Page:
Smartphone Safety While Driving

Smartphone Safety While Driving

 

Smartphones are Here to Stay

 

In today’s world of technological advancements, products previously seen as futuristic have become commonplace. Where diners, drive-ins, and sock hops were once regular weekend activities it’s now become standard for teens to have smartphones, communicate through text messages, and constantly stay connected to everything and everyone through Social Media.

 

A study conducted by the Pew Research Center shows just how much of an upward trajectory smartphone ownership is on. In May of 2011, 35% of Americans owned smartphones. Just two years later, in May of 2013, that number rose to 56%. By 2017 smartphone ownership in the US is projected to balloon to 75%.

 

Such new technologies are overwhelmingly positive additions to our world. Smartphones are designed to make life easier and more enjoyable, but like many other new developments there are drawbacks. It’s important for parents to have a complete understanding of the potential issues presented by these new devices and know how they can work to prevent any problems from occurring.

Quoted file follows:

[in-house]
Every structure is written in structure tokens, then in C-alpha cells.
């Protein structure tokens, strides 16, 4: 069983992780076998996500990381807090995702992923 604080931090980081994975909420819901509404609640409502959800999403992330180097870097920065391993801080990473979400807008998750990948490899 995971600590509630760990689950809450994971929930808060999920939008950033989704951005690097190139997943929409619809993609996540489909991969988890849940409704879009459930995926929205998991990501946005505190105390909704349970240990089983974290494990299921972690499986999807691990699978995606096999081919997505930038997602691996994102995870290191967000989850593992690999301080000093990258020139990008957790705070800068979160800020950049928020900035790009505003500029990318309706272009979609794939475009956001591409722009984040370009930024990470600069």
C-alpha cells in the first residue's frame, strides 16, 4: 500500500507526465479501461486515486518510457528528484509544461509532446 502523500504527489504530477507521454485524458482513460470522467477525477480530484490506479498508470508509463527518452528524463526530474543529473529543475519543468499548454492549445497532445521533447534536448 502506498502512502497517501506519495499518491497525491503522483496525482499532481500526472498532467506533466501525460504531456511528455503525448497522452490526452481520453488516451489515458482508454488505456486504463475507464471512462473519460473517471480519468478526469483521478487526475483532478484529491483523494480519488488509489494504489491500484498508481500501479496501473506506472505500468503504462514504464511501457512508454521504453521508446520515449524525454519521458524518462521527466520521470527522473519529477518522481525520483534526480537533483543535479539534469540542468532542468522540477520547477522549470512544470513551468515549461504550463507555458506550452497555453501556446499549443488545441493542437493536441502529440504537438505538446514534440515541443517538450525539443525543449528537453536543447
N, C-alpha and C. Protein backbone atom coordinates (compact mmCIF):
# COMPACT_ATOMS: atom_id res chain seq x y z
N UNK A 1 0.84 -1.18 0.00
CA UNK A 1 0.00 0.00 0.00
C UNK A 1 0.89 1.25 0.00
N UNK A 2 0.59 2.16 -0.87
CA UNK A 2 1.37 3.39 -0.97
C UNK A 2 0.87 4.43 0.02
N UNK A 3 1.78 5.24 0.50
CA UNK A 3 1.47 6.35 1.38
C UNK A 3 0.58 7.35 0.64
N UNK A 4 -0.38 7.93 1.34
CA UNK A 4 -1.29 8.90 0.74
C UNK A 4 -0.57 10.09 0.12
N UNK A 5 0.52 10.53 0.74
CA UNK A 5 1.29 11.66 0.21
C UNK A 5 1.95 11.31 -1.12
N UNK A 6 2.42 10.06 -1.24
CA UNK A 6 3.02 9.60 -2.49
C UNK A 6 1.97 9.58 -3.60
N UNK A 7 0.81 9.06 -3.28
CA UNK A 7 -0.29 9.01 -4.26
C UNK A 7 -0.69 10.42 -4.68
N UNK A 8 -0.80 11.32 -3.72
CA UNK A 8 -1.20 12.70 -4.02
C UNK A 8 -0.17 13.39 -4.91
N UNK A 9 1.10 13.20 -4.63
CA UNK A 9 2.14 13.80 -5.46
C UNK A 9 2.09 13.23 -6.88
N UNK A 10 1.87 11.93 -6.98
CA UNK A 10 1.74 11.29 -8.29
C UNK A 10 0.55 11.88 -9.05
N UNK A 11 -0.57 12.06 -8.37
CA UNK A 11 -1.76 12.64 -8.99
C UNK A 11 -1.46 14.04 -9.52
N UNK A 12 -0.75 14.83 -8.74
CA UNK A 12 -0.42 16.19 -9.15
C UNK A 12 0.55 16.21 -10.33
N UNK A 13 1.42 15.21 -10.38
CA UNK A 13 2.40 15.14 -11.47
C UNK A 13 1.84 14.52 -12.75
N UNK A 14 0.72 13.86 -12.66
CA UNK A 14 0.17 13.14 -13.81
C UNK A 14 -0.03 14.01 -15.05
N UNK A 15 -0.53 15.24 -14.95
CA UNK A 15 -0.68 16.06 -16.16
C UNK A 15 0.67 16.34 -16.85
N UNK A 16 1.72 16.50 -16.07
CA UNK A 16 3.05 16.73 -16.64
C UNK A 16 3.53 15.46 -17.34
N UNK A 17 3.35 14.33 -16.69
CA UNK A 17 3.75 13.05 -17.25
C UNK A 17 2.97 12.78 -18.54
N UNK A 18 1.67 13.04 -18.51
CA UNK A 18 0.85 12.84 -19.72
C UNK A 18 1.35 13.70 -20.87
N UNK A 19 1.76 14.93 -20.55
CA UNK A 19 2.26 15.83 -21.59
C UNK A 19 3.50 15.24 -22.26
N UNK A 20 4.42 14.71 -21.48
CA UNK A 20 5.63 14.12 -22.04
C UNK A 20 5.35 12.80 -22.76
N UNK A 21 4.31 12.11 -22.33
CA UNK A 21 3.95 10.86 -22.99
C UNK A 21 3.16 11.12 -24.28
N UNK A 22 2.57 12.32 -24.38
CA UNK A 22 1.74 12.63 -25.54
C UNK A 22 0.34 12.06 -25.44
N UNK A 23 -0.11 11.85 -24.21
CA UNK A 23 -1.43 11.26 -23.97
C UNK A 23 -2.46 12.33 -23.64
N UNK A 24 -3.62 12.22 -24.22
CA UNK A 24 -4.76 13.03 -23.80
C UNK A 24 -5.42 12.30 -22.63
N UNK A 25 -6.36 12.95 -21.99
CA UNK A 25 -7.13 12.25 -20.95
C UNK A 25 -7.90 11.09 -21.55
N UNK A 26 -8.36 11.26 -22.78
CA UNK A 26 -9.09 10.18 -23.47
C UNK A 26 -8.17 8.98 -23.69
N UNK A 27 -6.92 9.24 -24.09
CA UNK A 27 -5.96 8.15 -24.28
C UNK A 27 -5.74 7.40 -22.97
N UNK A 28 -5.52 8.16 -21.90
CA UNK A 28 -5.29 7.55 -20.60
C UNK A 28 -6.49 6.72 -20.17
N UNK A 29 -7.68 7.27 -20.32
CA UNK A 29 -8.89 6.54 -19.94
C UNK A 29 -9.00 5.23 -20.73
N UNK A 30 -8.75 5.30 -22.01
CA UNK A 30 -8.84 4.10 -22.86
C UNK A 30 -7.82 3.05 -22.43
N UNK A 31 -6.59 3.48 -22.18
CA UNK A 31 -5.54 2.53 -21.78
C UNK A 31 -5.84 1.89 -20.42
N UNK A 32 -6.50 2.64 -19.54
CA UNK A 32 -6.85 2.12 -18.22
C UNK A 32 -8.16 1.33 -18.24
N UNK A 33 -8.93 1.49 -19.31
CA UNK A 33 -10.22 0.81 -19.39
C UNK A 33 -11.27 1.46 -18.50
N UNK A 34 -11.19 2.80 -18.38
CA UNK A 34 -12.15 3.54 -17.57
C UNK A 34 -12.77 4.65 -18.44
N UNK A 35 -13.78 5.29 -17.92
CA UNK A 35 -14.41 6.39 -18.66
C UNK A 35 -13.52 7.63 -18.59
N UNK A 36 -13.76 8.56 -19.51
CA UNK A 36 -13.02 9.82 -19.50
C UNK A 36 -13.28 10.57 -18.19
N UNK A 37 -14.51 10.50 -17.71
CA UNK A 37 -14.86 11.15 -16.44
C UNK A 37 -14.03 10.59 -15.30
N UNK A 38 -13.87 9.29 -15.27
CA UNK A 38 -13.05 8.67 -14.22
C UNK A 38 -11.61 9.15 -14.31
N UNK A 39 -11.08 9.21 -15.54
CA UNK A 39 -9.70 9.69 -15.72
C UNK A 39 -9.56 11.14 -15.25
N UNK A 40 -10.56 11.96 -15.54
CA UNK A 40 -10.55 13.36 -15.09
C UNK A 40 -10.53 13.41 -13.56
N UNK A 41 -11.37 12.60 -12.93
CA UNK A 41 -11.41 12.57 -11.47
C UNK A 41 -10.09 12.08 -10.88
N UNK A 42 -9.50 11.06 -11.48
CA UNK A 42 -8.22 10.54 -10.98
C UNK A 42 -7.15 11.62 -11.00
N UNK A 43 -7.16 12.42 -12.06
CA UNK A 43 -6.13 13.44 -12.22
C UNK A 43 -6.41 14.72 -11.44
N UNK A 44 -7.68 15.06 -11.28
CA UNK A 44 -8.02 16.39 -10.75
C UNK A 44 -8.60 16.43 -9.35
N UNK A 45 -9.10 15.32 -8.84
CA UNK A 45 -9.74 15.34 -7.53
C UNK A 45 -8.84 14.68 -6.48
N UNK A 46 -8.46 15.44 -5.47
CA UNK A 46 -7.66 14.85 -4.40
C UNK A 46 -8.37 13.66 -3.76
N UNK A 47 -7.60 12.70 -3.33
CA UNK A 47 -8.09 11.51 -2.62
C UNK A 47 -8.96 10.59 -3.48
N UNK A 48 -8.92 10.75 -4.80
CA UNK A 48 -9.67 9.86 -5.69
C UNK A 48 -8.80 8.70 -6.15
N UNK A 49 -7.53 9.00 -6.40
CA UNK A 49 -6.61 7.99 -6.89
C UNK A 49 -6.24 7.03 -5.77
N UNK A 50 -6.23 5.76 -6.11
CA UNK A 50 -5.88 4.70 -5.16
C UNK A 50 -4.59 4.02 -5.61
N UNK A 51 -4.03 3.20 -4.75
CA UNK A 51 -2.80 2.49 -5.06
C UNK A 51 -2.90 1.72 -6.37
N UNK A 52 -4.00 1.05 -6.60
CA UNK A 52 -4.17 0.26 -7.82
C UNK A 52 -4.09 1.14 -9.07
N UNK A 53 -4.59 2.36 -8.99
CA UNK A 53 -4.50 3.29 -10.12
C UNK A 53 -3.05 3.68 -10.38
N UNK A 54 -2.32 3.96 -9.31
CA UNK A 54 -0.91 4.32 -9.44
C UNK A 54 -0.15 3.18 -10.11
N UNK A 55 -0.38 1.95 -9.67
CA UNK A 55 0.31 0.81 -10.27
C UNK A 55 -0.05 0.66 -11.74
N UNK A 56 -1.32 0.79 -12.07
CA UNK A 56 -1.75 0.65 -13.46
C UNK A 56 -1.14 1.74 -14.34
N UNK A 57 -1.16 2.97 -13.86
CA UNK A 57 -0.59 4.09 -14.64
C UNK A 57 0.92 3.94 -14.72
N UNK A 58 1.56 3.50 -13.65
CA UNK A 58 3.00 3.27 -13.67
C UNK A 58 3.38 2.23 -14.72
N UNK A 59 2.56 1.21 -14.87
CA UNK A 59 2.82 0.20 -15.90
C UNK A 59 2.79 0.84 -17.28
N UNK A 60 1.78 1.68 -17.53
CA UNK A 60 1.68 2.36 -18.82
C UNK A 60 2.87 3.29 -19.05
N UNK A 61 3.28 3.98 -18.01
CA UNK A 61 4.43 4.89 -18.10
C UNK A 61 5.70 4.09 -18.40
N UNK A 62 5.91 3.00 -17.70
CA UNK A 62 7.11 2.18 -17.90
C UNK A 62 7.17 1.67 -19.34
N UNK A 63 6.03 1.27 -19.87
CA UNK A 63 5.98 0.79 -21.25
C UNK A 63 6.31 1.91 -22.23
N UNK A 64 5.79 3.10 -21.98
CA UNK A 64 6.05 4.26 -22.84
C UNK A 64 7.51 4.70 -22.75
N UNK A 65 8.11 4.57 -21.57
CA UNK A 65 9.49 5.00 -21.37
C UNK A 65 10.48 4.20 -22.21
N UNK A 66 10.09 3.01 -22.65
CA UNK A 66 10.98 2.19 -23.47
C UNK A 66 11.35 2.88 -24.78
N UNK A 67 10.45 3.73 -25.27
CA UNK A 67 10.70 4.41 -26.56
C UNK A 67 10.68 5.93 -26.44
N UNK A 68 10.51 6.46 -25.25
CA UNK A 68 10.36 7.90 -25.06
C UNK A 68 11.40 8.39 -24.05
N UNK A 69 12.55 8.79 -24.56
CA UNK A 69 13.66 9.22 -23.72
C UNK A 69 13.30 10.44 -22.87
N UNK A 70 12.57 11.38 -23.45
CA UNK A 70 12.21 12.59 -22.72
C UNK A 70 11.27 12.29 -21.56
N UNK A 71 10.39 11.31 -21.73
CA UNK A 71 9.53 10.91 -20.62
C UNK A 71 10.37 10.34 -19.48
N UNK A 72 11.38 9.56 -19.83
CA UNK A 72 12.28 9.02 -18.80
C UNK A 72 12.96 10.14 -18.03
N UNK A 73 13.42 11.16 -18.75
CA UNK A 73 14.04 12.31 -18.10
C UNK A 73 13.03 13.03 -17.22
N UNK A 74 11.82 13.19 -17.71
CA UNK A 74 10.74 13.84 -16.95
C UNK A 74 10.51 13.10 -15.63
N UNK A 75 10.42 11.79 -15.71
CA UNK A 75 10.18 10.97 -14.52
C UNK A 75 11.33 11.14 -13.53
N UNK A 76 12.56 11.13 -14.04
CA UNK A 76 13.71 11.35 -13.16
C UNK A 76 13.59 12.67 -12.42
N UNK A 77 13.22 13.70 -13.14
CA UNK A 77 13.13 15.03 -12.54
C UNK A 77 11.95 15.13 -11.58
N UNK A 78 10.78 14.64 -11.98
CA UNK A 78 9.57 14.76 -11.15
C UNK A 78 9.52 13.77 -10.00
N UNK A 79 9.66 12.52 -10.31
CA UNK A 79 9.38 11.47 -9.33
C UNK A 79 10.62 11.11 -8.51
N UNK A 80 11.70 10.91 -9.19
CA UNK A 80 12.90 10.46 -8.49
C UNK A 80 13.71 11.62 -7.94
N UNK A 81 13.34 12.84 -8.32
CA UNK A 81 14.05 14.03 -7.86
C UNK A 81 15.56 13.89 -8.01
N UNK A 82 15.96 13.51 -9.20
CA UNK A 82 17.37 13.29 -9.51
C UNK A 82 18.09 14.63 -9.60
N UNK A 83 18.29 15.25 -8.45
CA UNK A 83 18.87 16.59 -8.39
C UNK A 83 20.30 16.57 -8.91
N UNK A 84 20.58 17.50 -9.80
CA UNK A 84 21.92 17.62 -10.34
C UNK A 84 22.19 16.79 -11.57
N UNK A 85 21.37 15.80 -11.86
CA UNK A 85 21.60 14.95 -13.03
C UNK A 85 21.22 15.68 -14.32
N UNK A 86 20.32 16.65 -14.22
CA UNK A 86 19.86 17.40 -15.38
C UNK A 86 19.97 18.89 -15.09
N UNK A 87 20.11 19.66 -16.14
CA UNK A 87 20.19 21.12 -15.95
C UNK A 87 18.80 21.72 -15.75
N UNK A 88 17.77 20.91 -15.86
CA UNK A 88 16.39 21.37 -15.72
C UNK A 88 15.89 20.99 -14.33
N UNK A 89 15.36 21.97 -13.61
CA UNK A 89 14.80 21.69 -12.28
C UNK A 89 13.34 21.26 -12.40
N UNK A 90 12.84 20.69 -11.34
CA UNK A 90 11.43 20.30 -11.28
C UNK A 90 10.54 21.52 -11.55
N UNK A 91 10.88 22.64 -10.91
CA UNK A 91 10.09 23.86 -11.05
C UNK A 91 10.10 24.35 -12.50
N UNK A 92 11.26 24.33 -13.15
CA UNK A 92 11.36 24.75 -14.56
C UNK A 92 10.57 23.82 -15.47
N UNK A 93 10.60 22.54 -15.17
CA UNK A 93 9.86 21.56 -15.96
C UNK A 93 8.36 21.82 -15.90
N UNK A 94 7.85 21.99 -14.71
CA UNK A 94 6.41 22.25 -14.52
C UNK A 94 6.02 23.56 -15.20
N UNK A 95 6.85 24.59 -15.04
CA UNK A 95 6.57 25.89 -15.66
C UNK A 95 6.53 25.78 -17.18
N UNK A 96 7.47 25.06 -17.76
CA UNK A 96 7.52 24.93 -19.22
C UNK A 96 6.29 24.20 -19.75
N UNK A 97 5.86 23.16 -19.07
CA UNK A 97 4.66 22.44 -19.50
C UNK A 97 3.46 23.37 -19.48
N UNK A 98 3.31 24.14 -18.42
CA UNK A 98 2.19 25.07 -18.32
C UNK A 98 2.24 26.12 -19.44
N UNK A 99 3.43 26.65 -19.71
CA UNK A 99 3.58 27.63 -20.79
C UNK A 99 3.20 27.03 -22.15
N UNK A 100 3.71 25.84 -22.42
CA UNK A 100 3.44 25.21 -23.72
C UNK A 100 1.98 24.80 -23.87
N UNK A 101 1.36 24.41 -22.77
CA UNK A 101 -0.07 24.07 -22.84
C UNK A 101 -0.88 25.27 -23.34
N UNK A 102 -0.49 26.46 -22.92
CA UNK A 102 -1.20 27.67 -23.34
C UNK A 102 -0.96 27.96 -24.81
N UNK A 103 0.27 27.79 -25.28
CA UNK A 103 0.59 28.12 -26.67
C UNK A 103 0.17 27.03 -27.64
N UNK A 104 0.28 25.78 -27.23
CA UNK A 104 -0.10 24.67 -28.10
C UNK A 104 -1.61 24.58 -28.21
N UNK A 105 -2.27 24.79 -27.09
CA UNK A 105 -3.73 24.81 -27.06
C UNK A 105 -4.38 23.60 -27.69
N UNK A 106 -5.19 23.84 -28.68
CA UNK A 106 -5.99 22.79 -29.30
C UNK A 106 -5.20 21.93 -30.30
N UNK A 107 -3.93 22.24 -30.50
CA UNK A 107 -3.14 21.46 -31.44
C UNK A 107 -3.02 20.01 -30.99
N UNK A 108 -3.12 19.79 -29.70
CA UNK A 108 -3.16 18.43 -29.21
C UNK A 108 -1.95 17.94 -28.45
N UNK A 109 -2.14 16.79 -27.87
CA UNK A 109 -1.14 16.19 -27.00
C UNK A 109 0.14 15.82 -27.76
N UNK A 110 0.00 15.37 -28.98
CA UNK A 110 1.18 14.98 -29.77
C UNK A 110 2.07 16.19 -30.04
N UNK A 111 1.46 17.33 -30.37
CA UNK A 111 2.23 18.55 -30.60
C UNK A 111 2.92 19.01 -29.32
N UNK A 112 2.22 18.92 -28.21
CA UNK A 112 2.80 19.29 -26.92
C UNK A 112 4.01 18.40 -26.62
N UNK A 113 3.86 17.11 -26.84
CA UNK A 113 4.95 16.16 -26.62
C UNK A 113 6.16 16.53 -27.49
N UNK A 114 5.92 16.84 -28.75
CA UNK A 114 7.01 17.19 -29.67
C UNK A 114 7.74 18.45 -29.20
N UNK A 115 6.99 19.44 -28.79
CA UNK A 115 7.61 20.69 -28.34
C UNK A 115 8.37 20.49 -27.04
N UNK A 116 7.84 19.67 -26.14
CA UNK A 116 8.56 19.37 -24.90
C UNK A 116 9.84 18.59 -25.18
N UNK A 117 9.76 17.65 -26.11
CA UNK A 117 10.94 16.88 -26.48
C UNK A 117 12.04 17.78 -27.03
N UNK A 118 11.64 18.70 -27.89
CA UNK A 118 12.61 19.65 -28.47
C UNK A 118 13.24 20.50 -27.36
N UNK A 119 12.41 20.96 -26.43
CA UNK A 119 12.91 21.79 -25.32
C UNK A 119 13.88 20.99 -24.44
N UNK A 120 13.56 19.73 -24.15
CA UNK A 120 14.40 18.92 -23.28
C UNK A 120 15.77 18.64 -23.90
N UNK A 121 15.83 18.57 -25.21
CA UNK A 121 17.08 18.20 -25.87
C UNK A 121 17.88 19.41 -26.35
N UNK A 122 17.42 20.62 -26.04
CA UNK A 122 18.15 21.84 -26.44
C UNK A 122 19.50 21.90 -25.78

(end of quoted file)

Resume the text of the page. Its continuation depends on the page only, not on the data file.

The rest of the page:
Facts About Texting While Driving

 

The evolution from child to teen is arguably the most significant transition humans make, and it all happens in a relatively short period of time. An increase in responsibilities is one of the many changes that occur, and perhaps the biggest responsibility we receive is the privilege to drive.

 

According to this infographic on teen driving safety, every day seven teens die in a car accident. Our youth tends to have the mindset that “It won’t happen to me”. Well, it can, and if the rules of the road are not abided by, there’s a great chance something bad will happen. Most people don’t realize that texting while driving is significantly more dangerous than drunk driving. A study conducted by Car and Driver Magazine concluded the following on driver’s reaction times to stopping:

 

No distractions: 0.54 seconds to brake

Legally drunk: Add 4 feet to brake

Reading: Add 36 feet to brake

Typing: Add 70 feet to brake

 

How Can We Prevent It?